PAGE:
The popularity of chess surged in 2020, when Netflix released hit show The Queen’s Gambit, all about an orphaned young girl who takes the chess world by storm. Chess might not sound like an ideal topic for a gripping TV show, but if you’ve yet to see The Queen’s Gambit you might be surprised by just how exhilarating the show is – even the games of chess themselves. Anya Taylor-Joy’s performance in the lead role as chess prodigy Beth Harmon is superb, and the show, which is based on a novel of the same name by Walter Tevis, tells us as much about the struggles of addiction, family life and coming of age as a woman in a world dominated by men as it does about the ancient game of chess.
3. Squid Game
Described by series creator Hwang Dong-hyuk as “a story about losers”, Squid Game is a critically acclaimed show all about a secret contest in which people risk their lives to play potentially deadly children’s games in an attempt to win huge financial rewards. Hwang drew on personal experience when writing the show, after living through a period of hardship when he and his family had to rely on loans to survive during South Korea’s debt crises of the early 2000s. That experience was channeled into Squid Game to make the show a high-octane, gripping watch that has been described by The Globe and Mail as a “brave, dark, ambitious tale, at times moving and at times terrifying”. If you love a thrilling tale of human endeavour, give Squid Game a go.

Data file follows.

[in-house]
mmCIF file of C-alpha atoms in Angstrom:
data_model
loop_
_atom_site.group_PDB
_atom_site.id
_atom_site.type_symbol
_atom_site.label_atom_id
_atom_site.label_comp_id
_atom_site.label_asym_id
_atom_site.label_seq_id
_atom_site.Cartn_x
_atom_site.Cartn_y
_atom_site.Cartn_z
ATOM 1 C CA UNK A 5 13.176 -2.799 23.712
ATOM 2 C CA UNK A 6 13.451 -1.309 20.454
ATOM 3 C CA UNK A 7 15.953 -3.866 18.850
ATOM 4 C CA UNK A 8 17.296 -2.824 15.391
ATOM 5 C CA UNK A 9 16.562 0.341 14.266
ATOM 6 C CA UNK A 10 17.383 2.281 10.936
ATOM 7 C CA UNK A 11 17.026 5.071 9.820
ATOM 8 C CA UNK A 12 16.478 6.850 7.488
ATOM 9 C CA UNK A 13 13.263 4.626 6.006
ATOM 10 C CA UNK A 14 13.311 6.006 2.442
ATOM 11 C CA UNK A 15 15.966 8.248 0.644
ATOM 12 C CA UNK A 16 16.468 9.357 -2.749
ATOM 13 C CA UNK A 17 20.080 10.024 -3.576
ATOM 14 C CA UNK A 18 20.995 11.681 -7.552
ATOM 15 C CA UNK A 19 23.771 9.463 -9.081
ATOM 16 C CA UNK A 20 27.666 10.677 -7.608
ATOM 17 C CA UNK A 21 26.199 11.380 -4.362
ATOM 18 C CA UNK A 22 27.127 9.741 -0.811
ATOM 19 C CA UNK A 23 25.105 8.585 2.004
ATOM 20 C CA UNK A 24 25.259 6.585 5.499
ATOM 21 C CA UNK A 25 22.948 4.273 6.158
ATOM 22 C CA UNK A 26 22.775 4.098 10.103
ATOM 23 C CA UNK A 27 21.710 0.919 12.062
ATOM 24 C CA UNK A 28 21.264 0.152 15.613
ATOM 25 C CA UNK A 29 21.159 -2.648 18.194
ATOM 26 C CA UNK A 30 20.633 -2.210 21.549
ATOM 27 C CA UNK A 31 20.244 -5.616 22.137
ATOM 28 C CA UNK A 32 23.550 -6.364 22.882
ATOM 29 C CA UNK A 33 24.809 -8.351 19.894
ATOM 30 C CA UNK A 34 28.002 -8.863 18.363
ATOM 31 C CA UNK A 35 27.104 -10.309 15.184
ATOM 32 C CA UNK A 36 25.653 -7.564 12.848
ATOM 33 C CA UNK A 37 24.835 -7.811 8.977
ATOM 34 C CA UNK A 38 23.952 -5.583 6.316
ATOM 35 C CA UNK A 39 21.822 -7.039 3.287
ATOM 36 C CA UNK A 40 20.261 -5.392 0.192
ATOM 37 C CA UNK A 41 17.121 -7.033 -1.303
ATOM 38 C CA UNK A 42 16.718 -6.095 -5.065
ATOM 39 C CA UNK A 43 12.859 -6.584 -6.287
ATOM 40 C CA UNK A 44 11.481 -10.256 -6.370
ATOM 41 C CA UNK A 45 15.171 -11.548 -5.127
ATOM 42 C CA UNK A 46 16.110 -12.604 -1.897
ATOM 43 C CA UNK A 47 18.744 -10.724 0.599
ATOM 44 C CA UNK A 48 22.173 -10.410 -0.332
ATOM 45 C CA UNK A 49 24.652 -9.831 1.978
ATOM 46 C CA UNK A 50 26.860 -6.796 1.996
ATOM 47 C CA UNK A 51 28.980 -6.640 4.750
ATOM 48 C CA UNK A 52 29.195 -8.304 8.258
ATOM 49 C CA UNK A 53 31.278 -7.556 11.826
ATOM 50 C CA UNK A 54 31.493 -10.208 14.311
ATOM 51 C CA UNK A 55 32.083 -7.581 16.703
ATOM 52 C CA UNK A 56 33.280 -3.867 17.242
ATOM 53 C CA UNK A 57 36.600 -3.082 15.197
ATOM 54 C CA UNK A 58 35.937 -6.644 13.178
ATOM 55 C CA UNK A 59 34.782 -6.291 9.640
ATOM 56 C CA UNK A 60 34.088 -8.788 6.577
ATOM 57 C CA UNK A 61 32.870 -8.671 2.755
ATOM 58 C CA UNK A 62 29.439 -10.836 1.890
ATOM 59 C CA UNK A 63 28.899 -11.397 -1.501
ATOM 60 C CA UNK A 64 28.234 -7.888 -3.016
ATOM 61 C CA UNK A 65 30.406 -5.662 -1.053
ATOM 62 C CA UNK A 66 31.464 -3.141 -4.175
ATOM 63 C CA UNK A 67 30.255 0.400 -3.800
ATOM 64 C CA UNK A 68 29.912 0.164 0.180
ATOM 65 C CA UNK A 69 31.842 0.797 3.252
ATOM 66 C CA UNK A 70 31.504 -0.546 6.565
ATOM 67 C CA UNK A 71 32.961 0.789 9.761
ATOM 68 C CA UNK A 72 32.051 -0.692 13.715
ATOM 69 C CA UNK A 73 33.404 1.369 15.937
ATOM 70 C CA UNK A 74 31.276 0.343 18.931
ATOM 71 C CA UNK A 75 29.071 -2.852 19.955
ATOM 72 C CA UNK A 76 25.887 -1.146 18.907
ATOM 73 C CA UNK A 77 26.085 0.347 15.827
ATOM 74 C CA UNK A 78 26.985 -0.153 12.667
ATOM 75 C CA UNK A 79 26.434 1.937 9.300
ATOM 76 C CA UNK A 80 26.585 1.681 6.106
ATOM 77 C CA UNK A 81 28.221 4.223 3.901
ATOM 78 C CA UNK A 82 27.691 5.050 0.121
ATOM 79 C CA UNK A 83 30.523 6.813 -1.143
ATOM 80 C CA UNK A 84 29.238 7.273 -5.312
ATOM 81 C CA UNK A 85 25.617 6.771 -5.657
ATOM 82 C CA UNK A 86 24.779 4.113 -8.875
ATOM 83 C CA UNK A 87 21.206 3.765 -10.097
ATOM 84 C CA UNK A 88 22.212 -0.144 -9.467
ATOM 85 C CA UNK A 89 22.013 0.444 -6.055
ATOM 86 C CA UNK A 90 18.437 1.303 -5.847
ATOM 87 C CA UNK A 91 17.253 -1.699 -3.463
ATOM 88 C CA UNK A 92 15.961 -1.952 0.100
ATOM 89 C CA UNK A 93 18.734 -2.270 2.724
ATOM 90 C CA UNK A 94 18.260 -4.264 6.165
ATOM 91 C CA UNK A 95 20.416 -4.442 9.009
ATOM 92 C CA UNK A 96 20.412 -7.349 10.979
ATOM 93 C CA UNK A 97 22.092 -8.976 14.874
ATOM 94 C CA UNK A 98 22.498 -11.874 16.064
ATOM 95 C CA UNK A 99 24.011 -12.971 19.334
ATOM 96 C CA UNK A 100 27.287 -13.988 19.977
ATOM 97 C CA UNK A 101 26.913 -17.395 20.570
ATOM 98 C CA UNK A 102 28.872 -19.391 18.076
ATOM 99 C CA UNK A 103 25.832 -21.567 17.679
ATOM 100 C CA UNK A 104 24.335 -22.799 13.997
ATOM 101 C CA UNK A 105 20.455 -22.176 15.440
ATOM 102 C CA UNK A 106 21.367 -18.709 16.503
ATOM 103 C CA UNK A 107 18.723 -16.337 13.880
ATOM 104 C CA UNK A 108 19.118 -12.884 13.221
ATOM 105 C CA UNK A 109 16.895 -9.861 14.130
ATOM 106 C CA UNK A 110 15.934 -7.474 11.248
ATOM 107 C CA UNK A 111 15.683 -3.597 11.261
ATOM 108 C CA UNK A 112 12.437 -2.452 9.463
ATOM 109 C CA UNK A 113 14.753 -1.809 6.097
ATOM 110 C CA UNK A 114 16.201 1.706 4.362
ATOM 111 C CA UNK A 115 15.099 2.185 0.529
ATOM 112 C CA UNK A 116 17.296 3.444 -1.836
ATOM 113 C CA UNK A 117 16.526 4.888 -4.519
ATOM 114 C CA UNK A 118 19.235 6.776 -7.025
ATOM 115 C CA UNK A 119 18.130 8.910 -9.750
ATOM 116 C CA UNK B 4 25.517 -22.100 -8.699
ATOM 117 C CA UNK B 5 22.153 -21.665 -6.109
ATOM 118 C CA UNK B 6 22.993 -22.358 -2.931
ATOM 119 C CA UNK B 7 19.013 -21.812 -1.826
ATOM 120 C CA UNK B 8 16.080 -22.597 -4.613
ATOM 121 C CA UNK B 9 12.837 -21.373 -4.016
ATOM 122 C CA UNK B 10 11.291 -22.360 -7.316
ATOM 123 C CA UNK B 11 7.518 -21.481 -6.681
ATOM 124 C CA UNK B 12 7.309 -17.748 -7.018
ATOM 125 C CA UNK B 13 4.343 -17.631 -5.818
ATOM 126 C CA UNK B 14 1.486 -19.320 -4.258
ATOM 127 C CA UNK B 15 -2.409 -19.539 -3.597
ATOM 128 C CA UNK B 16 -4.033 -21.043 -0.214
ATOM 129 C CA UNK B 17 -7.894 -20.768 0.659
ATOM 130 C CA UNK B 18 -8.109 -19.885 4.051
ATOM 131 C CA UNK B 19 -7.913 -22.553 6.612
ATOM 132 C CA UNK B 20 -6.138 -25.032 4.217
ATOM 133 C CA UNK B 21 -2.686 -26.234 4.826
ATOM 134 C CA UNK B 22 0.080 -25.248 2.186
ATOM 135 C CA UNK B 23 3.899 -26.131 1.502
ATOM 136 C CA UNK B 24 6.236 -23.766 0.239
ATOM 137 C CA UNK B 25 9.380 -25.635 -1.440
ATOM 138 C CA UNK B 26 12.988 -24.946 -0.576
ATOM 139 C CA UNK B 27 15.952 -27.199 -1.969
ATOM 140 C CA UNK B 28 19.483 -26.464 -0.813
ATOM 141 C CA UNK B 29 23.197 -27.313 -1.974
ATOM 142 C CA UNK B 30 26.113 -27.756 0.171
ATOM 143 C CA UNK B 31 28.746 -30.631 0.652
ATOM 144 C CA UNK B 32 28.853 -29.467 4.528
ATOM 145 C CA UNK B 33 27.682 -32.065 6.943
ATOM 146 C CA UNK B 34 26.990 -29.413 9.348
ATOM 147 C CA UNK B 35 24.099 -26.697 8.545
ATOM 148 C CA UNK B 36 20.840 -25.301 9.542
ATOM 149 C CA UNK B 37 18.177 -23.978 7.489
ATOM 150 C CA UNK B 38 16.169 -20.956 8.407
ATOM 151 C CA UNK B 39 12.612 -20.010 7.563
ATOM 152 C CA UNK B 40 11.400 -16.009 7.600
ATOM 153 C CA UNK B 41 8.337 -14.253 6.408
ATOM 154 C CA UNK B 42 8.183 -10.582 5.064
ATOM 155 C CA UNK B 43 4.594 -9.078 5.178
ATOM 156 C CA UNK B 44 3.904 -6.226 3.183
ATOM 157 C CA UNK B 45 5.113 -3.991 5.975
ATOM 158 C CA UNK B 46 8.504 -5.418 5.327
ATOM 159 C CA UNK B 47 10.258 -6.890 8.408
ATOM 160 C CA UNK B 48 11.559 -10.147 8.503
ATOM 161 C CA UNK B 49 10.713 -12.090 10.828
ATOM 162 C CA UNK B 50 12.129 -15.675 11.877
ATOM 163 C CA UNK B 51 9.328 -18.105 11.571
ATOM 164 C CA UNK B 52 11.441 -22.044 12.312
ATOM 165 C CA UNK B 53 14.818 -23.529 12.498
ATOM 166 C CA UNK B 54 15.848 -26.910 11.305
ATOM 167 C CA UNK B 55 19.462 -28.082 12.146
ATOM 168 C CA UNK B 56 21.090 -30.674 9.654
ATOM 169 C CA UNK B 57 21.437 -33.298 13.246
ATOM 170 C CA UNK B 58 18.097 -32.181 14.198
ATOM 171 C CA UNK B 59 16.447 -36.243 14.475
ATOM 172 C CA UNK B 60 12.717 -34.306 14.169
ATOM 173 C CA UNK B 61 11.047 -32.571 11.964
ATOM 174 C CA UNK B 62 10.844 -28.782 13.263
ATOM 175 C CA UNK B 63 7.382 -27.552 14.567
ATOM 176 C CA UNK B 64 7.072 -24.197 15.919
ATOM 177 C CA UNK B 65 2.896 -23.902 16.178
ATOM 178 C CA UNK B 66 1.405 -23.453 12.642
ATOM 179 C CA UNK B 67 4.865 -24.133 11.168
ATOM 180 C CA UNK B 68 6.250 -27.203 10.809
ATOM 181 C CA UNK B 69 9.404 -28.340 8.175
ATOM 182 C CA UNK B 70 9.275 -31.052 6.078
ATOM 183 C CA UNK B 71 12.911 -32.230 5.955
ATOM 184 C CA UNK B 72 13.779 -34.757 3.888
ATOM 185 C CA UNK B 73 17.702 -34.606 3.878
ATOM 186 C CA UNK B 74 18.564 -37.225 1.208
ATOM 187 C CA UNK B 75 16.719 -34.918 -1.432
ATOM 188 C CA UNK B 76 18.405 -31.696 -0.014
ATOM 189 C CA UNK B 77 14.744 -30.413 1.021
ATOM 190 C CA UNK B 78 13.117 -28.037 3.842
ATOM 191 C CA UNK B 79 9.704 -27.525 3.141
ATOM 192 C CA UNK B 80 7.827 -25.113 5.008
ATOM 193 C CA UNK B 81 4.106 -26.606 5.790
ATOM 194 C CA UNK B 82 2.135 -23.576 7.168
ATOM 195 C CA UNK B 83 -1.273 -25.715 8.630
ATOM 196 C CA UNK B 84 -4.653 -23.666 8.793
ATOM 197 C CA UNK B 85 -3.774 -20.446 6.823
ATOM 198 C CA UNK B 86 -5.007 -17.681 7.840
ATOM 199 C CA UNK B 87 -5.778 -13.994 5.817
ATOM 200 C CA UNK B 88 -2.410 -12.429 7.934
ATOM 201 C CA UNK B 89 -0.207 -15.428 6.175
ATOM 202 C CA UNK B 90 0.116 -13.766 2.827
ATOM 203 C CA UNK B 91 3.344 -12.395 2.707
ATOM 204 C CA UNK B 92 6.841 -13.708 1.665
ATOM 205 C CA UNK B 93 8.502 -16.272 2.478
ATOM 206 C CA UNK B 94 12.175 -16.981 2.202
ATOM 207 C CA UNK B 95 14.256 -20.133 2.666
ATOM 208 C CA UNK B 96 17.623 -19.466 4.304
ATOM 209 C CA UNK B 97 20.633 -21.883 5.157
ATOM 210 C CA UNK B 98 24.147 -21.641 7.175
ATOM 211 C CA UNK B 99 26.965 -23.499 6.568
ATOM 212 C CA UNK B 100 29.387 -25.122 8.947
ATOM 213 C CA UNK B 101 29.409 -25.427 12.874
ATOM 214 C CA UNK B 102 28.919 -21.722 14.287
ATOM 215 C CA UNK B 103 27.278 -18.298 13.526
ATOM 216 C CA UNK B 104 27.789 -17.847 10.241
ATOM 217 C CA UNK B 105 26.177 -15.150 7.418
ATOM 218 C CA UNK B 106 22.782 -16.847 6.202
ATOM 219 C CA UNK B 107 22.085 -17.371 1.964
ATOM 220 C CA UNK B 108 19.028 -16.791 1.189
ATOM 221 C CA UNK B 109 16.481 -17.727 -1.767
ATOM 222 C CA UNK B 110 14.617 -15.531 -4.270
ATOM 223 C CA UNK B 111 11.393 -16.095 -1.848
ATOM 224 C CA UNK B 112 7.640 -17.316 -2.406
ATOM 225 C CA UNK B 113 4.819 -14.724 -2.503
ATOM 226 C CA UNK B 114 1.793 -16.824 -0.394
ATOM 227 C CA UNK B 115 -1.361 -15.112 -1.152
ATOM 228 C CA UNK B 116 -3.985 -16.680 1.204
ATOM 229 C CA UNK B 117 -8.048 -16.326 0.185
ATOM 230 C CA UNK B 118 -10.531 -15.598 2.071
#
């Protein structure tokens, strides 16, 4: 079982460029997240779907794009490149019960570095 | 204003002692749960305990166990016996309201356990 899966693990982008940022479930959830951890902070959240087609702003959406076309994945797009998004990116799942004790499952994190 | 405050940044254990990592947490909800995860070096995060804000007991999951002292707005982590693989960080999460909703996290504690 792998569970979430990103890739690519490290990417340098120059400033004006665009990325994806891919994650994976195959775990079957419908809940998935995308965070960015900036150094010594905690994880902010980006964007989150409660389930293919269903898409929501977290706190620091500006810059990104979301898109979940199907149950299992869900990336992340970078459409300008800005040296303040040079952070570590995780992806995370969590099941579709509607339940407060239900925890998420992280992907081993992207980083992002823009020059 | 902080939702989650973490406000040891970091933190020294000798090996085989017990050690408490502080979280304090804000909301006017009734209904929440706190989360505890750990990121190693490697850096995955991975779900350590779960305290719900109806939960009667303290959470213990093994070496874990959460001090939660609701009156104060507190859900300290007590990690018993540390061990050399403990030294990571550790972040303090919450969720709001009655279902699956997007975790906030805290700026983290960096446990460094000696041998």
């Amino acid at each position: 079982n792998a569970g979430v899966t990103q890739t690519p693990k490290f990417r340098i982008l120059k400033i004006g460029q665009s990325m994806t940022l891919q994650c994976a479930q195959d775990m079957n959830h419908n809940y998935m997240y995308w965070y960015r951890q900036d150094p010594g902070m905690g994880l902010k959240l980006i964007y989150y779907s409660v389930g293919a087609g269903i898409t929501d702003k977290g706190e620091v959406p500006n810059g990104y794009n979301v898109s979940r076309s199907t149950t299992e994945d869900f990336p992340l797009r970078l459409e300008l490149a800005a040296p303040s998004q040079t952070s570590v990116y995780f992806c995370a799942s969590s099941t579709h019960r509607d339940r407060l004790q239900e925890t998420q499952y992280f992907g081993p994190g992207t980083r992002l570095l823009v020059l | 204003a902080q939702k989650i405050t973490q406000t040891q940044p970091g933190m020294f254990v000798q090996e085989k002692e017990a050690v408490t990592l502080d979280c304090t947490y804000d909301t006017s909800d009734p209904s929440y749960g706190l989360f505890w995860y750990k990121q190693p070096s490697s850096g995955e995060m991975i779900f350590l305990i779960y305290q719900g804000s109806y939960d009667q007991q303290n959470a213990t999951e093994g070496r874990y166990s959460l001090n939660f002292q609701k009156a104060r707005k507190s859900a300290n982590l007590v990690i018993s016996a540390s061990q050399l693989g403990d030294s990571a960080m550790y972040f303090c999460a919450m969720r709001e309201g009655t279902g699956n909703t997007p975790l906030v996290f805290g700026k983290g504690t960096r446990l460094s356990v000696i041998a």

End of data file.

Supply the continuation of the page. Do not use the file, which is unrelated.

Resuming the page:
4. Black Mirror
Originally a Channel 4 production, Black Mirror is the brainchild of brilliant British writer Charlie Brooker and it was snapped up by Netflix in 2016. Black Mirror has earned a reputation for its often dark, sometimes funny, frequently moving depiction of what the future might look like in terms of technology, politics and the way people interact with each other. Storylines include a future where people can choose to virtually return to any time in the past to live out eternity when their bodies leave the physical world, and a future where people can order animated, lifelike recreations of their loved ones when they die. Black Mirror is brilliantly written and its episodes are powerfully believable, fuelling its audience’s imaginations about how the world might unfold in years to come.